The arrival in Britain of Abdullah Gul, the Turkish president, for a three-day state visit provides a welcome opportunity to strengthen our ties with a country that acts as a bridge between the West and the Middle East. At a time when so many Arab states are experiencing severe political unrest, Turkey’s potential to act as a force for stability in the region should not be underestimated.
While it has experienced political turbulence of its own in the past – the country’s military staging a coup d’etat in 1980 – in recent years Turkey has made giant strides towards becoming a modern democratic state. Its ruling Justice and Development Party has sought to strike the right balance between the competing claims of its proud Islamic heritage and the desire of its youthful, secular-minded population to achieve social and economic progress. There has also been a dramatic turnaround in Turkey’s economic fortunes, with the country experiencing a growth rate of nearly 7 per cent so far this year, far higher than any of its neighbours in Europe. Some analysts predict it will be one of the world’s top 10 economies by 2050. The success of this moderate Islamic state in achieving rapid economic growth, and in proving the compatibility of Islam with democracy, should certainly serve as a model for pro-democracy campaigners elsewhere in the Muslim world.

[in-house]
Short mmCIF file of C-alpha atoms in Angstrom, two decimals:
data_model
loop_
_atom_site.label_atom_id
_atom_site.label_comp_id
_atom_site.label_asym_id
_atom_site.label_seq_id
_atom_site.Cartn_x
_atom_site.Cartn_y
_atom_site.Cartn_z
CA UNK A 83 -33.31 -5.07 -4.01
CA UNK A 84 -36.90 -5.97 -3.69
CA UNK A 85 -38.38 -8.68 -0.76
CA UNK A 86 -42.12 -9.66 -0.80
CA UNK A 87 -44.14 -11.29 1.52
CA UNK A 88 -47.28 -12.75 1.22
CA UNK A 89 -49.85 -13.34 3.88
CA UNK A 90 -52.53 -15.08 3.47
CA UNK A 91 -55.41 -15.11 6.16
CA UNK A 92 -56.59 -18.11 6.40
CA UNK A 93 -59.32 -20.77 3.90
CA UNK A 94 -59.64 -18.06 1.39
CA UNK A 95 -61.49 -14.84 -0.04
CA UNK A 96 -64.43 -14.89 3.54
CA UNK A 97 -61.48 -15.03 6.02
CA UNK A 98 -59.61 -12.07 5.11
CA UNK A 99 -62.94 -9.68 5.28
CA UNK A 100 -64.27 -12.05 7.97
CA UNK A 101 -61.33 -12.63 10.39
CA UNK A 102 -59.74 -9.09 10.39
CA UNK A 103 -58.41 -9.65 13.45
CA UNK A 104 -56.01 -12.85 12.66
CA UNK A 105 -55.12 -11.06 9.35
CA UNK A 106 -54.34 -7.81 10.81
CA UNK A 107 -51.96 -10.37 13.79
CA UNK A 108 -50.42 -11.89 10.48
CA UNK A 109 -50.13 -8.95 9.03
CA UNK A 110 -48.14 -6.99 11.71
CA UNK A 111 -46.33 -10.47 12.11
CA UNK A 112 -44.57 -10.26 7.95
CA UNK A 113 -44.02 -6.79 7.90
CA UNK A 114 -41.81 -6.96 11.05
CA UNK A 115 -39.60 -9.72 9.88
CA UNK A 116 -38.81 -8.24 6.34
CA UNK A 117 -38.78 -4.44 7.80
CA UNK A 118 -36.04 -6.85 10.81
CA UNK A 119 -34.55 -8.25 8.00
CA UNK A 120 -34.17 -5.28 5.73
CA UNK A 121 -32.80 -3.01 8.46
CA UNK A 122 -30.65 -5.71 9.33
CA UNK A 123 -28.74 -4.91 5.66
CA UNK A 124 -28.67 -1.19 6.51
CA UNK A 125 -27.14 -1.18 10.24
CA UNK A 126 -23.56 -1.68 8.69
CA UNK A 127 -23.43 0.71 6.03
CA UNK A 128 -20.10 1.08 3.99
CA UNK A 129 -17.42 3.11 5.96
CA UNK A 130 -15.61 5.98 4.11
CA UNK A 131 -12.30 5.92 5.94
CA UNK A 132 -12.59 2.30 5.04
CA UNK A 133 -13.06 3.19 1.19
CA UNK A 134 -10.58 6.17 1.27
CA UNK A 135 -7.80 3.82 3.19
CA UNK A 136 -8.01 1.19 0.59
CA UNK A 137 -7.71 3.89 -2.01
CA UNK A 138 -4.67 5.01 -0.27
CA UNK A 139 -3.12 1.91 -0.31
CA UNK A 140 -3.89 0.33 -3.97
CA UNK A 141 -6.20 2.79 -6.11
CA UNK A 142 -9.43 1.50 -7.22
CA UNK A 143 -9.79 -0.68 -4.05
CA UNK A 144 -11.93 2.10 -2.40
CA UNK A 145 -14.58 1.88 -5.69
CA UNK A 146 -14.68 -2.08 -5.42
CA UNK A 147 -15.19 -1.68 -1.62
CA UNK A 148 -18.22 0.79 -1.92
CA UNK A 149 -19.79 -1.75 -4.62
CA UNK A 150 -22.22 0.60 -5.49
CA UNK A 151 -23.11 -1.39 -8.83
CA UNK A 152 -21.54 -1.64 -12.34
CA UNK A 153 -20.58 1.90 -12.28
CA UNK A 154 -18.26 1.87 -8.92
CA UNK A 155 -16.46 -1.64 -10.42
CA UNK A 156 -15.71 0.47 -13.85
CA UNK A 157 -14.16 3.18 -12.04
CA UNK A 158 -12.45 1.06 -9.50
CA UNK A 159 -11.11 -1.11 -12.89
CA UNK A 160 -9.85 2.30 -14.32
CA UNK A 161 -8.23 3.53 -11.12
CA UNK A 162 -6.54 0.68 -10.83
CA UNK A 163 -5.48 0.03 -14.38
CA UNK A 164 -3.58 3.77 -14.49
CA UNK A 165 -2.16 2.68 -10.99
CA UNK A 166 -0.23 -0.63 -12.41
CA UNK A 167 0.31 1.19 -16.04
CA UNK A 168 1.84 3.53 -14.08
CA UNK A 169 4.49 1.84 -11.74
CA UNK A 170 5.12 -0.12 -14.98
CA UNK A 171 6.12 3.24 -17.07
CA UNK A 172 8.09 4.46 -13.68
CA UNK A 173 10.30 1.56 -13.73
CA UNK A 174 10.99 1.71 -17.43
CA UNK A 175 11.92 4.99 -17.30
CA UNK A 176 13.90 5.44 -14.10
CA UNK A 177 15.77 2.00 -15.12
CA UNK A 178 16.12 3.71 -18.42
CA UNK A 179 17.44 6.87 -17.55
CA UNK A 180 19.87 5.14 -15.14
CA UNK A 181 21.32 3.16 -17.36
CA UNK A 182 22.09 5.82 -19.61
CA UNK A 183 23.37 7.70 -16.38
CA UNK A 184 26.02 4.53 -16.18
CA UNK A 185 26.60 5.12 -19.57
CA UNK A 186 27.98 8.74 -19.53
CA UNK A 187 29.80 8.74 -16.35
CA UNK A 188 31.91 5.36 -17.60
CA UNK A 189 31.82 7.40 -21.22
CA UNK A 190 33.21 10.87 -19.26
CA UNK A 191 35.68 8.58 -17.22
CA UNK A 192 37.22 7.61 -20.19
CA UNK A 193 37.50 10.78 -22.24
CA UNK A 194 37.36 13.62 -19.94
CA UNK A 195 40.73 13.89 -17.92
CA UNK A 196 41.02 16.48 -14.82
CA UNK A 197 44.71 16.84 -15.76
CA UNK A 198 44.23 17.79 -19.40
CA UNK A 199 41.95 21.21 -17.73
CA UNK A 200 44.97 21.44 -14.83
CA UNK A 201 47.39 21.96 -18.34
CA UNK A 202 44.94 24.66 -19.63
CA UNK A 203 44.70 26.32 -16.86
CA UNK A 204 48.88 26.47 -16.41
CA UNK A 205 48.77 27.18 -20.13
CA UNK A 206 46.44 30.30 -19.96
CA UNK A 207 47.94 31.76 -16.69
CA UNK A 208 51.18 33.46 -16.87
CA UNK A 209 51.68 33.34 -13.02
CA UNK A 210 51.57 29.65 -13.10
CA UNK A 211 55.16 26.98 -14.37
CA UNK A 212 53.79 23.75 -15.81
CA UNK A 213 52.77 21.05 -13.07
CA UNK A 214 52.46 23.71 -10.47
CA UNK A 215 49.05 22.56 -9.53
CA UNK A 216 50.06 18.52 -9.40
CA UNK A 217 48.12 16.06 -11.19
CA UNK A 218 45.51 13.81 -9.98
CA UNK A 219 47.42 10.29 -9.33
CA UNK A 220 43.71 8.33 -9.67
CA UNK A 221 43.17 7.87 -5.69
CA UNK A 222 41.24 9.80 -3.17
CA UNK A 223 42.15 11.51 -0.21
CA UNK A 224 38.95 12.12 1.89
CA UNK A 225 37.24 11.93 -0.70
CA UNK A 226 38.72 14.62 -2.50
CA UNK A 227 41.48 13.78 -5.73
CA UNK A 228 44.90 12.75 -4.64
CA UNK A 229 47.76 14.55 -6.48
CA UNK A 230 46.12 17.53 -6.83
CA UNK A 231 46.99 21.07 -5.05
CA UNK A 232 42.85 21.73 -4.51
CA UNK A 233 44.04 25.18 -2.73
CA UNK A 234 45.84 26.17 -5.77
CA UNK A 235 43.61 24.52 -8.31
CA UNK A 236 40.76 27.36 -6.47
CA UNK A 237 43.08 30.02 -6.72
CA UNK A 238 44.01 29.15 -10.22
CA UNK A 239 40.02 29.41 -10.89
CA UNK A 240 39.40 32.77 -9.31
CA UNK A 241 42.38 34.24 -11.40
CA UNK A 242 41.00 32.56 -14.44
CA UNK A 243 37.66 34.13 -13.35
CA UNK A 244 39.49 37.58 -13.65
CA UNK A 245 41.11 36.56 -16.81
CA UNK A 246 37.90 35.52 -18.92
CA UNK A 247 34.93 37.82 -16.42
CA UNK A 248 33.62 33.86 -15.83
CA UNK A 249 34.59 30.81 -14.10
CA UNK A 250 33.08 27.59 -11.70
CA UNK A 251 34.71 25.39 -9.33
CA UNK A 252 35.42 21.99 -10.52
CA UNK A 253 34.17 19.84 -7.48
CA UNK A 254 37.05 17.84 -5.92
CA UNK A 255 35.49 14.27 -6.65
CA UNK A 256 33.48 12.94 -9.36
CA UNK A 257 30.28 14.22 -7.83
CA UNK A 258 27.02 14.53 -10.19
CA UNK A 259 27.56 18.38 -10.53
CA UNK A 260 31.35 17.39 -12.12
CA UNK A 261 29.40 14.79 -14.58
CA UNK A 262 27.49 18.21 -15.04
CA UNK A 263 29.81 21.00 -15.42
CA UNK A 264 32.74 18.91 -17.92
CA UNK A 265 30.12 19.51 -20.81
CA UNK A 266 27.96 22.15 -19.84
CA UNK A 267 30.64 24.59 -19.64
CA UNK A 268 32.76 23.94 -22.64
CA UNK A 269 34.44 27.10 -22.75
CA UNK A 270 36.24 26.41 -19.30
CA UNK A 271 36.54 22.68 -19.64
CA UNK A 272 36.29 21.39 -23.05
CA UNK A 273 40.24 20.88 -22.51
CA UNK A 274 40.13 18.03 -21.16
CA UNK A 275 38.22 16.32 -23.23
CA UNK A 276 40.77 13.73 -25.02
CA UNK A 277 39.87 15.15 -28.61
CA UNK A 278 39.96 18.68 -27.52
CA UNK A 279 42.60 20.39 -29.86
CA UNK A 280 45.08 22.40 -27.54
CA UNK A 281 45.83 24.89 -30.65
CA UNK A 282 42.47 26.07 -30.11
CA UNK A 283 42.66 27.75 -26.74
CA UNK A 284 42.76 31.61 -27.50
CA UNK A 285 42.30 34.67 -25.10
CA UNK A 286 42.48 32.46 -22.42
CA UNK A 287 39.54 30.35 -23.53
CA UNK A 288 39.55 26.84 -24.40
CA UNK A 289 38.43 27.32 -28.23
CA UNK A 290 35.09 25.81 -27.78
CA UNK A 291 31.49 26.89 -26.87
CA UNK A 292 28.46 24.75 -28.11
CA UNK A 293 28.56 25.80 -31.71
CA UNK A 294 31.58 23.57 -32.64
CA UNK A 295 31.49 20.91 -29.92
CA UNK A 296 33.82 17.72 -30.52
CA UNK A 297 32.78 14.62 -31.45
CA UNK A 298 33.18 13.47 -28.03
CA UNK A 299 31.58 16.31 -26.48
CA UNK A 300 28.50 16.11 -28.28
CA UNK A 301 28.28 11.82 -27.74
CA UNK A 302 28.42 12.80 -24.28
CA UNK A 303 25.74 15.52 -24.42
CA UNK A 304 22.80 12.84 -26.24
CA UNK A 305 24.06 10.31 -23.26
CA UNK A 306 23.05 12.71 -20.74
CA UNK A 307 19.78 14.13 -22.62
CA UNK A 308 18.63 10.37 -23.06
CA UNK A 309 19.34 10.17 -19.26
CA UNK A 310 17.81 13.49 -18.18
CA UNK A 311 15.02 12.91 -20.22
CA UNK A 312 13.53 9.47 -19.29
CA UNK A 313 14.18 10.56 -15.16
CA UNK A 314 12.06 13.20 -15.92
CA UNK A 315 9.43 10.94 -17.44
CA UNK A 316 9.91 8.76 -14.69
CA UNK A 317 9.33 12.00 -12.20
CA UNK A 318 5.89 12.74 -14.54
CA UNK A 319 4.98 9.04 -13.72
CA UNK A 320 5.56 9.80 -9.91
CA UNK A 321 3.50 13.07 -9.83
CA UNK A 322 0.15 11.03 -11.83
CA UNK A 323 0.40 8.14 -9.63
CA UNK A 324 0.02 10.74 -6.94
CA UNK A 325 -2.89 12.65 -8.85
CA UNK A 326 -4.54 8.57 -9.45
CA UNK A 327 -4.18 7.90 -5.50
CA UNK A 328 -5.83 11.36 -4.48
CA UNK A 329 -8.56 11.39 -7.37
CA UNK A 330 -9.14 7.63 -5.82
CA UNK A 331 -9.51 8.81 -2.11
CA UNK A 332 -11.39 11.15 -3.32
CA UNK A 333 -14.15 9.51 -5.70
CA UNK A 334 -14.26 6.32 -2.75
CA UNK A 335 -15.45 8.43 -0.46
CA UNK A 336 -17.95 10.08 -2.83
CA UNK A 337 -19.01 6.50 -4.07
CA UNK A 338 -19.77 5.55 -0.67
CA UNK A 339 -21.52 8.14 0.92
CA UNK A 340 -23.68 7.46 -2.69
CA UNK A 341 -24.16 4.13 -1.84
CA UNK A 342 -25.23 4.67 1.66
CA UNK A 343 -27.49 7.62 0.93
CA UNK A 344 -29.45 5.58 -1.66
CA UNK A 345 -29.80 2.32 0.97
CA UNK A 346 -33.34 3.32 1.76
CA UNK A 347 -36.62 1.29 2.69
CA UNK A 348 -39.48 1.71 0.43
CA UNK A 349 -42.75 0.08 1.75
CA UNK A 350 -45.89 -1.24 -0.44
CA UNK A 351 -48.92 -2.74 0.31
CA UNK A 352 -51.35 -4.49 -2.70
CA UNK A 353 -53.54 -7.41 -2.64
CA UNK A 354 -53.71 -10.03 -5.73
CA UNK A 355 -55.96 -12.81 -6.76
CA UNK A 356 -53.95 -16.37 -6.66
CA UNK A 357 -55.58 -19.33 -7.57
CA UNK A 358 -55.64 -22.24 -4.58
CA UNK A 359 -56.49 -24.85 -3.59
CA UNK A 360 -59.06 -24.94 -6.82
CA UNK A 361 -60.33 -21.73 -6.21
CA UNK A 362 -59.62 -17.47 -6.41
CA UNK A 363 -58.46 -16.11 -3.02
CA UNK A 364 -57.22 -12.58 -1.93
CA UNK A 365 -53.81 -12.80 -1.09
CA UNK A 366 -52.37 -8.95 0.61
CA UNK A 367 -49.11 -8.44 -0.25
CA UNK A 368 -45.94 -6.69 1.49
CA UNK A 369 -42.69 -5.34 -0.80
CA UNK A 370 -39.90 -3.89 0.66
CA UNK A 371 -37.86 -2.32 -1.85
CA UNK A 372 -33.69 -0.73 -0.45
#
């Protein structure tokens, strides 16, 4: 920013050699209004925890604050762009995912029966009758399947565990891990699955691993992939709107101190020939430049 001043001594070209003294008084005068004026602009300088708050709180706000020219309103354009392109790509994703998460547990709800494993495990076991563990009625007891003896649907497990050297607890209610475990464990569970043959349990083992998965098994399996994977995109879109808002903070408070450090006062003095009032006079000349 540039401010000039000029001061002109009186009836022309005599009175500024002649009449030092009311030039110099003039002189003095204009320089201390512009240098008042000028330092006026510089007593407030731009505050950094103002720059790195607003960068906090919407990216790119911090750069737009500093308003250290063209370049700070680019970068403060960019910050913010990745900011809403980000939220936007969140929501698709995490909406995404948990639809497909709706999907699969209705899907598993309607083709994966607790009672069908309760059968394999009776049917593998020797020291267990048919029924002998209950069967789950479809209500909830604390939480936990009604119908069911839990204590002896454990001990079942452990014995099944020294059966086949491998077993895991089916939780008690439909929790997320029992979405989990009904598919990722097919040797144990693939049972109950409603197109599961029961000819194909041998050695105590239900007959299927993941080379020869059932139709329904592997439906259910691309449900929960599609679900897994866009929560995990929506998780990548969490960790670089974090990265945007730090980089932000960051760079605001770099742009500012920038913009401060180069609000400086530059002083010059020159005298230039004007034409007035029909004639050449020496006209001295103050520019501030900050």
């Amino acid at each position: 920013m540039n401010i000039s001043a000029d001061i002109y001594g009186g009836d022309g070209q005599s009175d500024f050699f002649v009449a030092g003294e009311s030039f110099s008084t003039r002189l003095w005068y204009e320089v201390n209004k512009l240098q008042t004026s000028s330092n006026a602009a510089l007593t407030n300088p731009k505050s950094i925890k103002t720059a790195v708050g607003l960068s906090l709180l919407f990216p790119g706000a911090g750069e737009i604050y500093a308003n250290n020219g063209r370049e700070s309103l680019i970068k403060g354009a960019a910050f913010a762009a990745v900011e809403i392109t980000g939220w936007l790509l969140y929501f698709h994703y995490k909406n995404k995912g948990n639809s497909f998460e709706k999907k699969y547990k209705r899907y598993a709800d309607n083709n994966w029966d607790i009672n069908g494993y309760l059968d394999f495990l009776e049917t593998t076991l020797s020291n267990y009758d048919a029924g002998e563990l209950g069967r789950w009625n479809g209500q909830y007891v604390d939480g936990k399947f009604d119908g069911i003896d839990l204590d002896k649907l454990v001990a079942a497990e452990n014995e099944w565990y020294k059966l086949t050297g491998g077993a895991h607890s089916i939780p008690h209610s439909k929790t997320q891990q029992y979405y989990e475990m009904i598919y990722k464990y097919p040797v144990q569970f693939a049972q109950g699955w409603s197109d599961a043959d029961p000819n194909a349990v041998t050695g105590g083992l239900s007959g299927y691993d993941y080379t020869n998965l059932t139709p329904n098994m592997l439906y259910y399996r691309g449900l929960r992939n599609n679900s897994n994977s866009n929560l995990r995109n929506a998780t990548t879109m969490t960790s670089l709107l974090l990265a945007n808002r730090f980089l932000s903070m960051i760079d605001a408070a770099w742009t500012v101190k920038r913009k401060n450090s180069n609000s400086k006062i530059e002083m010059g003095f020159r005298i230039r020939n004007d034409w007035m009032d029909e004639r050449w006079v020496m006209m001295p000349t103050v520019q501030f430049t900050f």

These achievements undoubtedly strengthen the case for Turkey’s membership of the European Union, an issue which will top Mr Gul’s agenda when he visits Downing Street for talks with David Cameron today. Although Mr Gul first submitted Turkey’s EU membership application in 2005, it has stalled in the face of strong opposition from France and Germany, which argue that admitting such a large country of 79 million people would upset the Union’s balance.
Even though there is unlikely to be further serious discussion of accession until the crisis in the eurozone has been resolved, it is very much in the West’s interests to reassure Turkey that it remains a highly valued ally. It was not so long ago that, frustrated by Western indifference, the Turks appeared to be strengthening their ties with the virulently anti-Western regimes in power in neighbouring Iran and Syria.
But the Assad regime’s brutal crackdown against anti-government protests in Syria has brought that initiative to an abrupt halt, and has forced Ankara to undertake a serious review of its regional alliances. On that front, Mr Cameron should push Mr Gul to repair his country’s strained relations with Israel, a democratic nation with whom it shares many mutual interests.